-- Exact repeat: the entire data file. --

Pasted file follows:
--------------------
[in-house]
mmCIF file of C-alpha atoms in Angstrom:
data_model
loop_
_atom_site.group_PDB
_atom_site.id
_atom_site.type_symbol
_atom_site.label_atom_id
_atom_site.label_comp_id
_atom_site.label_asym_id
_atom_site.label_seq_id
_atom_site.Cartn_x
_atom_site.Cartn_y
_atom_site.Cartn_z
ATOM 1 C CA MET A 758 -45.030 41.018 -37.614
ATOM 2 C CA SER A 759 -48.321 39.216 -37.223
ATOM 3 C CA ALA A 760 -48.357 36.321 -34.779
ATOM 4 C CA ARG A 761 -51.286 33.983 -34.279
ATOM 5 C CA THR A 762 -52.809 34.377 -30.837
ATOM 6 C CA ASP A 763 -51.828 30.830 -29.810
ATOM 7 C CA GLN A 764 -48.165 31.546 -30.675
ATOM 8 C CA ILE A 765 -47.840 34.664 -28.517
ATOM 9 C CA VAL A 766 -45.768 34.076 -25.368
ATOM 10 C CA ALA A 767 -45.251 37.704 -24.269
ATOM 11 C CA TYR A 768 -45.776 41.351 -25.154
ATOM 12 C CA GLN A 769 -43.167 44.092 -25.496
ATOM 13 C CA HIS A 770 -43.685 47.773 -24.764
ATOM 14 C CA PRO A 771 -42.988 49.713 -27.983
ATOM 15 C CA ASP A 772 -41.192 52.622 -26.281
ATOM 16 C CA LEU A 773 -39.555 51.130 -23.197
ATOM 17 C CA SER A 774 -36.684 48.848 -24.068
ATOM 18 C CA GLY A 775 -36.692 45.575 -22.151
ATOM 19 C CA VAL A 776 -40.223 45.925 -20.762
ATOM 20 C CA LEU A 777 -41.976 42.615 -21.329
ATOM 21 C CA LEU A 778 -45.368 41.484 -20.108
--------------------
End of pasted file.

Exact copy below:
[in-house]
mmCIF file of C-alpha atoms in Angstrom:
data_model
loop_
_atom_site.group_PDB
_atom_site.id
_atom_site.type_symbol
_atom_site.label_atom_id
_atom_site.label_comp_id
_atom_site.label_asym_id
_atom_site.label_seq_id
_atom_site.Cartn_x
_atom_site.Cartn_y
_atom_site.Cartn_z
ATOM 1 C CA MET A 758 -45.030 41.018 -37.614
ATOM 2 C CA SER A 759 -48.321 39.216 -37.223
ATOM 3 C CA ALA A 760 -48.357 36.321 -34.779
ATOM 4 C CA ARG A 761 -51.286 33.983 -34.279
ATOM 5 C CA THR A 762 -52.809 34.377 -30.837
ATOM 6 C CA ASP A 763 -51.828 30.830 -29.810
ATOM 7 C CA GLN A 764 -48.165 31.546 -30.675
ATOM 8 C CA ILE A 765 -47.840 34.664 -28.517
ATOM 9 C CA VAL A 766 -45.768 34.076 -25.368
ATOM 10 C CA ALA A 767 -45.251 37.704 -24.269
ATOM 11 C CA TYR A 768 -45.776 41.351 -25.154
ATOM 12 C CA GLN A 769 -43.167 44.092 -25.496
ATOM 13 C CA HIS A 770 -43.685 47.773 -24.764
ATOM 14 C CA PRO A 771 -42.988 49.713 -27.983
ATOM 15 C CA ASP A 772 -41.192 52.622 -26.281
ATOM 16 C CA LEU A 773 -39.555 51.130 -23.197
ATOM 17 C CA SER A 774 -36.684 48.848 -24.068
ATOM 18 C CA GLY A 775 -36.692 45.575 -22.151
ATOM 19 C CA VAL A 776 -40.223 45.925 -20.762
ATOM 20 C CA LEU A 777 -41.976 42.615 -21.329
ATOM 21 C CA LEU A 778 -45.368 41.484 -20.108